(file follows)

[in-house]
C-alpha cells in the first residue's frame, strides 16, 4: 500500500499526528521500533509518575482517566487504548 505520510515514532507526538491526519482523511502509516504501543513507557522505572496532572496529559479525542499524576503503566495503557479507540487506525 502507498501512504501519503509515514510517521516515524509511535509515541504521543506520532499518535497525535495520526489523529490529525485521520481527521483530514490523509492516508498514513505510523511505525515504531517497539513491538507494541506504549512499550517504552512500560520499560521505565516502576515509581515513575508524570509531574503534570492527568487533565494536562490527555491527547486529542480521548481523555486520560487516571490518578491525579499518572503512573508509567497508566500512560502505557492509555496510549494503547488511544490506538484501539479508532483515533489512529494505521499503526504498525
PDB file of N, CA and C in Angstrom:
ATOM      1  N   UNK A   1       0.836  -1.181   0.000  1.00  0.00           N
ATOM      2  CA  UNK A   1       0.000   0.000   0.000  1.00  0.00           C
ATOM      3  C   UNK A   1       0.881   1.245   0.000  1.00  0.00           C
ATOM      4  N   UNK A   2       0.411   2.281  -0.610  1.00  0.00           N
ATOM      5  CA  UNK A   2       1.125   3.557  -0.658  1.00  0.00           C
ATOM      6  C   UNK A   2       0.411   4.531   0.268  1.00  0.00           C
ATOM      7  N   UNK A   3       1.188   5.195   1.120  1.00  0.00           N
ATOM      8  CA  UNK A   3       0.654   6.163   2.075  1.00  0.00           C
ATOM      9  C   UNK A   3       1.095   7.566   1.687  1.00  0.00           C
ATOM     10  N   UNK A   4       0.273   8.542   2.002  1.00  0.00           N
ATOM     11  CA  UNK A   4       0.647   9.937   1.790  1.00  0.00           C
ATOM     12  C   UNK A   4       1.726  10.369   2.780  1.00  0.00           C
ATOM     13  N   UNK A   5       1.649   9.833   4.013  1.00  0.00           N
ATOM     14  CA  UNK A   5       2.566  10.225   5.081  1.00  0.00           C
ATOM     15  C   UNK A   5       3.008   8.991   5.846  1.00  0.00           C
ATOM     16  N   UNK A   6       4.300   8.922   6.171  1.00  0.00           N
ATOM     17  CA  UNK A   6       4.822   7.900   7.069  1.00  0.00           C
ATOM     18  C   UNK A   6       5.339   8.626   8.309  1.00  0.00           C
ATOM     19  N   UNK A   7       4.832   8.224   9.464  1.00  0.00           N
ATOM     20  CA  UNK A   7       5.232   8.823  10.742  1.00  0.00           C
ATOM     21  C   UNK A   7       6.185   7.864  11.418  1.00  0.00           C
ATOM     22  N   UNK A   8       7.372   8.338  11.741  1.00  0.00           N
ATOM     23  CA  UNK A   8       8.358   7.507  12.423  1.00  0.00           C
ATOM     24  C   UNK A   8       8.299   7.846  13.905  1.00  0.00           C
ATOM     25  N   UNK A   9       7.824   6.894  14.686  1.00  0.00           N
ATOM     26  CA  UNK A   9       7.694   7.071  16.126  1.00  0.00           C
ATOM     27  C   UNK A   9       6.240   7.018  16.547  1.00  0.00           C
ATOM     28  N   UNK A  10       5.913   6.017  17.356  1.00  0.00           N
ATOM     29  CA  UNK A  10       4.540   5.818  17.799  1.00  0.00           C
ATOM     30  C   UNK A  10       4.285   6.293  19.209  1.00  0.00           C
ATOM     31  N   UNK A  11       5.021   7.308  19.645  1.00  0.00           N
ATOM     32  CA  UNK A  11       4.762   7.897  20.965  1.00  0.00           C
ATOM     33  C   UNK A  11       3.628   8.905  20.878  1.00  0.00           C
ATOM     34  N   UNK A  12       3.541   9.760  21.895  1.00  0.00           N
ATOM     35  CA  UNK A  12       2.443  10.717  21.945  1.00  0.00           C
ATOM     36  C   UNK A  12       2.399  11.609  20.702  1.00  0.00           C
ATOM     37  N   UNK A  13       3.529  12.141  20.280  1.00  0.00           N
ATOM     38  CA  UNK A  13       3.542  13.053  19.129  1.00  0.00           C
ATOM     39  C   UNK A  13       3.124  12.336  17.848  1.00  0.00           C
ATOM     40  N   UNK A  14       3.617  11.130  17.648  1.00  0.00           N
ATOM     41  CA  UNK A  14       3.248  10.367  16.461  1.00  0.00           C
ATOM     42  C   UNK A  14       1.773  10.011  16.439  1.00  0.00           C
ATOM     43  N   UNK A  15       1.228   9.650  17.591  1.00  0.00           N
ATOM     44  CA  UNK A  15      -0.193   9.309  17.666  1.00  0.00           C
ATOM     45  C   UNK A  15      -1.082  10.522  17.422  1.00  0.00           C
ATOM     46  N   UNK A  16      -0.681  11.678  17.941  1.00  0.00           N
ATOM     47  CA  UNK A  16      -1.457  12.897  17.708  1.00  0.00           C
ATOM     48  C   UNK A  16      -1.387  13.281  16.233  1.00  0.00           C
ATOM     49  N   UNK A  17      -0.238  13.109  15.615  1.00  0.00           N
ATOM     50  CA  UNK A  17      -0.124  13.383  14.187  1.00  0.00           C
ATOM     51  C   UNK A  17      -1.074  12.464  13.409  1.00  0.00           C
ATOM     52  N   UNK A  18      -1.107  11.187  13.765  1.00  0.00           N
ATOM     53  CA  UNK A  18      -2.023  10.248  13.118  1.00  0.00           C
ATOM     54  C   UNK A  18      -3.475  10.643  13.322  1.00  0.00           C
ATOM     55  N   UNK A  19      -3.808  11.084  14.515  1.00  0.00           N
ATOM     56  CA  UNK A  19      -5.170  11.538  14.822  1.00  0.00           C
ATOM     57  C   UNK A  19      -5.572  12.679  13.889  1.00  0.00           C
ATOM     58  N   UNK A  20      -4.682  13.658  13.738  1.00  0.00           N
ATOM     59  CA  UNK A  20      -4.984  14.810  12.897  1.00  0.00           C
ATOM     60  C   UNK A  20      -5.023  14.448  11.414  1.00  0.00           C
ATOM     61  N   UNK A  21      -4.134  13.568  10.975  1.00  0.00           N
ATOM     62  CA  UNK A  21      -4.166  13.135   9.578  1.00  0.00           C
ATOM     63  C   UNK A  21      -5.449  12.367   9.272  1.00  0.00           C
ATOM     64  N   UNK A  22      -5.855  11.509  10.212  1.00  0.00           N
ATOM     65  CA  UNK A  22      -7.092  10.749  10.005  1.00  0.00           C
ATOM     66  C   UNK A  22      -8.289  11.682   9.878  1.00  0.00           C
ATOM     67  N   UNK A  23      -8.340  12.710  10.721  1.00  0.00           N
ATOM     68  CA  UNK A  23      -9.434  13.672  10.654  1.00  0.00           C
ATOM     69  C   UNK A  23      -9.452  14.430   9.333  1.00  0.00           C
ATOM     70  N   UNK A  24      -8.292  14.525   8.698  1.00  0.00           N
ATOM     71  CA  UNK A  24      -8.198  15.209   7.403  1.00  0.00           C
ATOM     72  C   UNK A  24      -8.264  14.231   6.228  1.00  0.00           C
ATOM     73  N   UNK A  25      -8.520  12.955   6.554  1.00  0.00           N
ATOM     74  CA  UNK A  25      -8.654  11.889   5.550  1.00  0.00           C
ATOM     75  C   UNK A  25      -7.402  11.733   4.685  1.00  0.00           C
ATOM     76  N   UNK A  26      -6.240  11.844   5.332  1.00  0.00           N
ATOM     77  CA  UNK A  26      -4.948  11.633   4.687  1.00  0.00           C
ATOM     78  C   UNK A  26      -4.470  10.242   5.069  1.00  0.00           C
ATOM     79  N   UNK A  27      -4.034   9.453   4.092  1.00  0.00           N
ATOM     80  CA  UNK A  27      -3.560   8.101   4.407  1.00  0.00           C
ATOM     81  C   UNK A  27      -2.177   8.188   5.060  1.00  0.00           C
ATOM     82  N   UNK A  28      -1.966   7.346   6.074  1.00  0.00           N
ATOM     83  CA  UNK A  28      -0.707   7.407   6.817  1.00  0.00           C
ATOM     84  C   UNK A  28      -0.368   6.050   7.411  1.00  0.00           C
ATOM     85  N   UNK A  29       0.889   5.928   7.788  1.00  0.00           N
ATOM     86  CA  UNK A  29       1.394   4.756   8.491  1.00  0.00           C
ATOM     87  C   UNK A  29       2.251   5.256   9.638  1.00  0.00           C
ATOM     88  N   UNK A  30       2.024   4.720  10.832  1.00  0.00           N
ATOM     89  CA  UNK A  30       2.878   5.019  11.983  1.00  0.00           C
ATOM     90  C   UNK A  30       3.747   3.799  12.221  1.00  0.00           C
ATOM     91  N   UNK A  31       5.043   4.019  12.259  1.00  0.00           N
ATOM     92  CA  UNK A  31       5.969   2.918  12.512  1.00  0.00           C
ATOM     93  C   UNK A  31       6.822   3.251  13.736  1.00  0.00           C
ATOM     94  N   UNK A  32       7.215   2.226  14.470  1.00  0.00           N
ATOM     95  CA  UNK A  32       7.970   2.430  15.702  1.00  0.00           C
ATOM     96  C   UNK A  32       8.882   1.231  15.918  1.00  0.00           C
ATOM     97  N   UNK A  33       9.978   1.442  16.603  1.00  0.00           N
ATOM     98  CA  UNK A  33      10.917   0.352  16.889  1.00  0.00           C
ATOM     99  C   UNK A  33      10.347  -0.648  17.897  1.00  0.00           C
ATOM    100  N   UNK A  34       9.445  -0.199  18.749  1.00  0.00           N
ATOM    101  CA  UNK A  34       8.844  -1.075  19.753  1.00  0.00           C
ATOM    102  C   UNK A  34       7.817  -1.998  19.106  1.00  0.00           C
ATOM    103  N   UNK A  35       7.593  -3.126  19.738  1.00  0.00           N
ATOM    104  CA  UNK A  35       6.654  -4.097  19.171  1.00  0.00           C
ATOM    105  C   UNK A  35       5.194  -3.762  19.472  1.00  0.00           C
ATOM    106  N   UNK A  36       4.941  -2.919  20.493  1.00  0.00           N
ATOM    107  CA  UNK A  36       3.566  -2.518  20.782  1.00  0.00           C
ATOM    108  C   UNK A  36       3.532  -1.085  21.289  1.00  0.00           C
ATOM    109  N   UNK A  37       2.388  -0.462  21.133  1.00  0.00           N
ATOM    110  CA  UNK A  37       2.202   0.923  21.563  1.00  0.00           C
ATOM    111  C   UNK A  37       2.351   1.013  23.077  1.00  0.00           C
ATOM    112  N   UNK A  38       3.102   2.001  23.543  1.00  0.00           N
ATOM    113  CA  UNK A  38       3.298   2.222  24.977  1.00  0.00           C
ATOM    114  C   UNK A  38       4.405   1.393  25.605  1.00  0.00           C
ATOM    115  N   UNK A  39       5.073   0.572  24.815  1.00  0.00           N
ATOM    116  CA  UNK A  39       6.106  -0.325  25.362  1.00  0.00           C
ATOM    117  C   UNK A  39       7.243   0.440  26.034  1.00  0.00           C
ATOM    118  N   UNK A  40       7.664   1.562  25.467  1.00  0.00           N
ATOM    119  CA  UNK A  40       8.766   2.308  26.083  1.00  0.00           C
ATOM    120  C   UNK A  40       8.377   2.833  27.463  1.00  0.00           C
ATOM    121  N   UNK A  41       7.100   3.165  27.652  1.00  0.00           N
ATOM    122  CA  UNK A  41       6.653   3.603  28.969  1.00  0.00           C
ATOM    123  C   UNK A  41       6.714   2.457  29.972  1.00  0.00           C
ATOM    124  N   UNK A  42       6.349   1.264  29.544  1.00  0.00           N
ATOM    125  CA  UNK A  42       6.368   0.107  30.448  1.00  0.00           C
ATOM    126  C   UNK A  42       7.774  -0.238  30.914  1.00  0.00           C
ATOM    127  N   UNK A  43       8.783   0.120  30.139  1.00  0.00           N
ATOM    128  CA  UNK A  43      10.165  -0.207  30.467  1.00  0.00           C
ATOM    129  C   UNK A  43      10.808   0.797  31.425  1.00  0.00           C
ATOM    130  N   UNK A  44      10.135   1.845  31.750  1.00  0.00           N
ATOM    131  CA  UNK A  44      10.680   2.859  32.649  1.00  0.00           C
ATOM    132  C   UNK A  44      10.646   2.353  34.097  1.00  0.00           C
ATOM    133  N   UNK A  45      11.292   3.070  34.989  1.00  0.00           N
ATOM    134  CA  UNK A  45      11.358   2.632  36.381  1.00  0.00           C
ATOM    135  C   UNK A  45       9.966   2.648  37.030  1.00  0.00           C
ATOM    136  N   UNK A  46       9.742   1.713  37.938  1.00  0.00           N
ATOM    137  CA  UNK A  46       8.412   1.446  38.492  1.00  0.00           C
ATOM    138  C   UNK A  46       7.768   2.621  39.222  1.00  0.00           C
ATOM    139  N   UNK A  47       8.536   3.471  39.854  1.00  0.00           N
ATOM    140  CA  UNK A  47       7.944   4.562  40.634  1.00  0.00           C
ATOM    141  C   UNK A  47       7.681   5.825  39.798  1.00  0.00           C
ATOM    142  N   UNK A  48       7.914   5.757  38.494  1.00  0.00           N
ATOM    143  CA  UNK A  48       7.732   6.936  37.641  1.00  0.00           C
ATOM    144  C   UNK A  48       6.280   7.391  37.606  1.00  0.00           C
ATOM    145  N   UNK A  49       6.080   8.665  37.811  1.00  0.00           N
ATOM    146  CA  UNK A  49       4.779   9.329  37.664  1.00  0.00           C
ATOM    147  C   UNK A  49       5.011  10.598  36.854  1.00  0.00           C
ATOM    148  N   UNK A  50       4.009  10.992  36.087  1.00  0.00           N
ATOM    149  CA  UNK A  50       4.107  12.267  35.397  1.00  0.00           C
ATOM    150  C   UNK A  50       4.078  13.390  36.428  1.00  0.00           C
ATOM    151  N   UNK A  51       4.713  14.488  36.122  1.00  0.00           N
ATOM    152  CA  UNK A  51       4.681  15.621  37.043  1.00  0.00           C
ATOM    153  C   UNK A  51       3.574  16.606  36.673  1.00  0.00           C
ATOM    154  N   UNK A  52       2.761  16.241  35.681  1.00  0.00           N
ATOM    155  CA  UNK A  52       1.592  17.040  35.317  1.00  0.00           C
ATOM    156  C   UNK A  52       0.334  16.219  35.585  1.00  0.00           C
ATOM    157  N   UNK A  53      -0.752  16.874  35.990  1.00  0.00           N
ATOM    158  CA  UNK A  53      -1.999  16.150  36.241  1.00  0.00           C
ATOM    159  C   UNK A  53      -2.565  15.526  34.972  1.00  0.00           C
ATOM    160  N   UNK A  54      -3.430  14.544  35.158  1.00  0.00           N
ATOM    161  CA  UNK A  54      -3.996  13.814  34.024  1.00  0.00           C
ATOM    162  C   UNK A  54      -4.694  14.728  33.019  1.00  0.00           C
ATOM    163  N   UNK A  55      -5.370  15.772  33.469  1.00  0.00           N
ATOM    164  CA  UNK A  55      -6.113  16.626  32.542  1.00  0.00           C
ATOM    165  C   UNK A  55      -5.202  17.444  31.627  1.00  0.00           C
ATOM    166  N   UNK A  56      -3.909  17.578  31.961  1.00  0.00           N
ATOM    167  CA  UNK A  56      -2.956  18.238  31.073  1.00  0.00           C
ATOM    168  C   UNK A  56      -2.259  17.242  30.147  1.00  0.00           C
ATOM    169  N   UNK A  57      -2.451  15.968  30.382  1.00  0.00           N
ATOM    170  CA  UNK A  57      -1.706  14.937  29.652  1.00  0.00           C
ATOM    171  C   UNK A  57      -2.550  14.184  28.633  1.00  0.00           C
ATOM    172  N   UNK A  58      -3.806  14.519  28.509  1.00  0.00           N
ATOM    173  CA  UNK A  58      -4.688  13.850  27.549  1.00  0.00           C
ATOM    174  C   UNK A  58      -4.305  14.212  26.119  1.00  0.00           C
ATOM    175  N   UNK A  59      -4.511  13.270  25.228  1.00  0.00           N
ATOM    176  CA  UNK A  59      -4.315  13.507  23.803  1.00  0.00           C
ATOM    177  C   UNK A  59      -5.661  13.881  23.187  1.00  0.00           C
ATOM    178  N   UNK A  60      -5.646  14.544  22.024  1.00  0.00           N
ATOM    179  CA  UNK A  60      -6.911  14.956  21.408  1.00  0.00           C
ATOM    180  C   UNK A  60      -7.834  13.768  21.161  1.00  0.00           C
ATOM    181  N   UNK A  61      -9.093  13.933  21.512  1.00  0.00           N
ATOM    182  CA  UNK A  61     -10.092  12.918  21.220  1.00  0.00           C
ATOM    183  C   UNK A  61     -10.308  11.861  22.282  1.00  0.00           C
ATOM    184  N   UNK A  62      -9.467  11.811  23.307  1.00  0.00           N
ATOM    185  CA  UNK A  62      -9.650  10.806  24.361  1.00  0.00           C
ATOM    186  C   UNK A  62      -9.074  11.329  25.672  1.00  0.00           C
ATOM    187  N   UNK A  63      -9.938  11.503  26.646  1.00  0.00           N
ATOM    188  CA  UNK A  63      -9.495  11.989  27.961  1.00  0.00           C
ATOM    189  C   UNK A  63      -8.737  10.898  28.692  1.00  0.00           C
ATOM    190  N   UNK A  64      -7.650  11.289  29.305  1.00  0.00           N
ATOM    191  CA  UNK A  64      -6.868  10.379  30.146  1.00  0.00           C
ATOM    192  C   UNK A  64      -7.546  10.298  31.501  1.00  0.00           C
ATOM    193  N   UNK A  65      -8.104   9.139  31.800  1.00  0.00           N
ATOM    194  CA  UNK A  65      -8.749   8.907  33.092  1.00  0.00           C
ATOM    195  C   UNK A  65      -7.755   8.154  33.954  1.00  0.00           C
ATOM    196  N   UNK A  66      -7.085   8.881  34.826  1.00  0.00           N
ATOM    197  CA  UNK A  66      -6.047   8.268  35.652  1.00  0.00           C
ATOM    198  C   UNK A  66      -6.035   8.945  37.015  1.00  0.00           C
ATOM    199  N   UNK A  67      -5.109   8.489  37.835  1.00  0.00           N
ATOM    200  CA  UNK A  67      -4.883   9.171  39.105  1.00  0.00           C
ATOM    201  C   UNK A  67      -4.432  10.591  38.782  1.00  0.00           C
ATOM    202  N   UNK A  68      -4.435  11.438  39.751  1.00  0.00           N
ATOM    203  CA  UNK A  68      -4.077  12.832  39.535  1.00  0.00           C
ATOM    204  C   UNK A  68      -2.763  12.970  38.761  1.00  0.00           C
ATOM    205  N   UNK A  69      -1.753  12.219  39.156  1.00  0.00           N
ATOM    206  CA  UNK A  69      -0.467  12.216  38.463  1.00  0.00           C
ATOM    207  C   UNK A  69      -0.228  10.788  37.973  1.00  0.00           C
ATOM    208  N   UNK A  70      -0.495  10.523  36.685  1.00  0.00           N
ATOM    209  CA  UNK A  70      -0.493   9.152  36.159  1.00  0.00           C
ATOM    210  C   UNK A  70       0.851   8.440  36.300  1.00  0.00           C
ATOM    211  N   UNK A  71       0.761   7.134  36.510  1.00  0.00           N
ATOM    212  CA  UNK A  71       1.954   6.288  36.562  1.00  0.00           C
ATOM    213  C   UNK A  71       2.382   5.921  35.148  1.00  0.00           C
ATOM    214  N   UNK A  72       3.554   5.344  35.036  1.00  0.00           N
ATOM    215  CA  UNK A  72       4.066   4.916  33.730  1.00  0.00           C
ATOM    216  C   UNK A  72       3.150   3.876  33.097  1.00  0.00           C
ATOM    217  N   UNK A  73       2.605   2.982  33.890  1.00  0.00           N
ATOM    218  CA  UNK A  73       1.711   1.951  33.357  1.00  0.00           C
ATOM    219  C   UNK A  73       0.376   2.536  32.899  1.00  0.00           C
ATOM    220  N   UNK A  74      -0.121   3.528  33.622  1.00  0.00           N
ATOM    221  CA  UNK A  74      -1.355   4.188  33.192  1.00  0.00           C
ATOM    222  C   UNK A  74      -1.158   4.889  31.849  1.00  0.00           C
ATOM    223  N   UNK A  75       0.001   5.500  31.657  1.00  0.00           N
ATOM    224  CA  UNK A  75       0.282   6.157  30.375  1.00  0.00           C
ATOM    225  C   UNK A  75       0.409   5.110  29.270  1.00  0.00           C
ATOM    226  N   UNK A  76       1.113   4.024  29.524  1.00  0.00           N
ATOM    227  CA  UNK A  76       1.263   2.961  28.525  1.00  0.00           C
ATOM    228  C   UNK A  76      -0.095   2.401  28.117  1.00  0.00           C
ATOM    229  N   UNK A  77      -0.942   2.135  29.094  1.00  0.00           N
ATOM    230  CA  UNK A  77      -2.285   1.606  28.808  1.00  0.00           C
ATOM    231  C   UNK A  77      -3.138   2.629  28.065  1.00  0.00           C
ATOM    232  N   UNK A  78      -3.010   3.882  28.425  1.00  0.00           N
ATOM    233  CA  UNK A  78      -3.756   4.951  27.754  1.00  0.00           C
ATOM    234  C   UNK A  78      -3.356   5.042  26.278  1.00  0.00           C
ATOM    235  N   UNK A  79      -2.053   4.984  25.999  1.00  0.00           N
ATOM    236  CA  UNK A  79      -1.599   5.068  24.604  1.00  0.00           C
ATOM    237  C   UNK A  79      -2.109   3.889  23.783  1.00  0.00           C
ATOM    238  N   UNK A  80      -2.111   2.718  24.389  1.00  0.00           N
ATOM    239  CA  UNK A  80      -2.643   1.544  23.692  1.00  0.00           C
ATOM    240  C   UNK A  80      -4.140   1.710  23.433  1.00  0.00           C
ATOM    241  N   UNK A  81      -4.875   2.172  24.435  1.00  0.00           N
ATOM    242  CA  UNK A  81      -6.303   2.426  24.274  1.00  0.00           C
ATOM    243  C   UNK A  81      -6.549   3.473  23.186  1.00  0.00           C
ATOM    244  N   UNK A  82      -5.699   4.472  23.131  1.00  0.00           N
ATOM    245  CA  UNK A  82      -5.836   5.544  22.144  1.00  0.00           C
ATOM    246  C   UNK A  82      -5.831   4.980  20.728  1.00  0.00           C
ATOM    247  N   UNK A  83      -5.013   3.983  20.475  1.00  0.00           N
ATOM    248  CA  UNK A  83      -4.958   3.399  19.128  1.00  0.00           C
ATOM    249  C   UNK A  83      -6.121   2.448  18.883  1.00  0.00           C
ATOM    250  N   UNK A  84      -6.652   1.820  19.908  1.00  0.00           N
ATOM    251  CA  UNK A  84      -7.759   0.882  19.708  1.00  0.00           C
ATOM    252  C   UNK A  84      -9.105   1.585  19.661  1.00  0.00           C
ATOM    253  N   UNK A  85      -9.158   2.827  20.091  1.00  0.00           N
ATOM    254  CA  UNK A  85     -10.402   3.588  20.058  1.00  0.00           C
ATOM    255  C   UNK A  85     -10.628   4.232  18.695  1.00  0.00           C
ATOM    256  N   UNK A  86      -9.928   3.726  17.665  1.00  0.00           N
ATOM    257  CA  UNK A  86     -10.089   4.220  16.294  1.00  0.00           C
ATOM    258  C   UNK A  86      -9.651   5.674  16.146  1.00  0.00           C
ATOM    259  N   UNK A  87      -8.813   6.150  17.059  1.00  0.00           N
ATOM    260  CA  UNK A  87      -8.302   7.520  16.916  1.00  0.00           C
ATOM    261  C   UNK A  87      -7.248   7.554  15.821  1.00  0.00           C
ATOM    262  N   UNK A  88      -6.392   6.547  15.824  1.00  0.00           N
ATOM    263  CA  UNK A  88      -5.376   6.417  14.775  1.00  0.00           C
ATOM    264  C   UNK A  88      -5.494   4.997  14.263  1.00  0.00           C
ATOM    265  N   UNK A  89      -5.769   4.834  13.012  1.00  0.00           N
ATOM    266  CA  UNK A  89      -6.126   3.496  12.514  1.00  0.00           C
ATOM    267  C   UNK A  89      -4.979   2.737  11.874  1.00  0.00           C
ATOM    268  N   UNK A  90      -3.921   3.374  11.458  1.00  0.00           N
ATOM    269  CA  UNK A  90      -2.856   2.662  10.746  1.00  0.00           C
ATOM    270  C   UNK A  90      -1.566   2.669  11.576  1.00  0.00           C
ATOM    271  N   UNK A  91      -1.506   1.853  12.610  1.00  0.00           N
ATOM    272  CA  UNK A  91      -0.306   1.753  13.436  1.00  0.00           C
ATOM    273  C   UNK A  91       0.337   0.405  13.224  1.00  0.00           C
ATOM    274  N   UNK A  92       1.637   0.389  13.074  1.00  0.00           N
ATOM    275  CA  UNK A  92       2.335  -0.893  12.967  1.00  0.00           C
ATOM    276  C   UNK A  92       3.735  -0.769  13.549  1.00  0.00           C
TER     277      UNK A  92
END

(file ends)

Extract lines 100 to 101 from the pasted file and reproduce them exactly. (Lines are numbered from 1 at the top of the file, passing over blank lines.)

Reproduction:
ATOM     97  N   UNK A  33       9.978   1.442  16.603  1.00  0.00           N
ATOM     98  CA  UNK A  33      10.917   0.352  16.889  1.00  0.00           C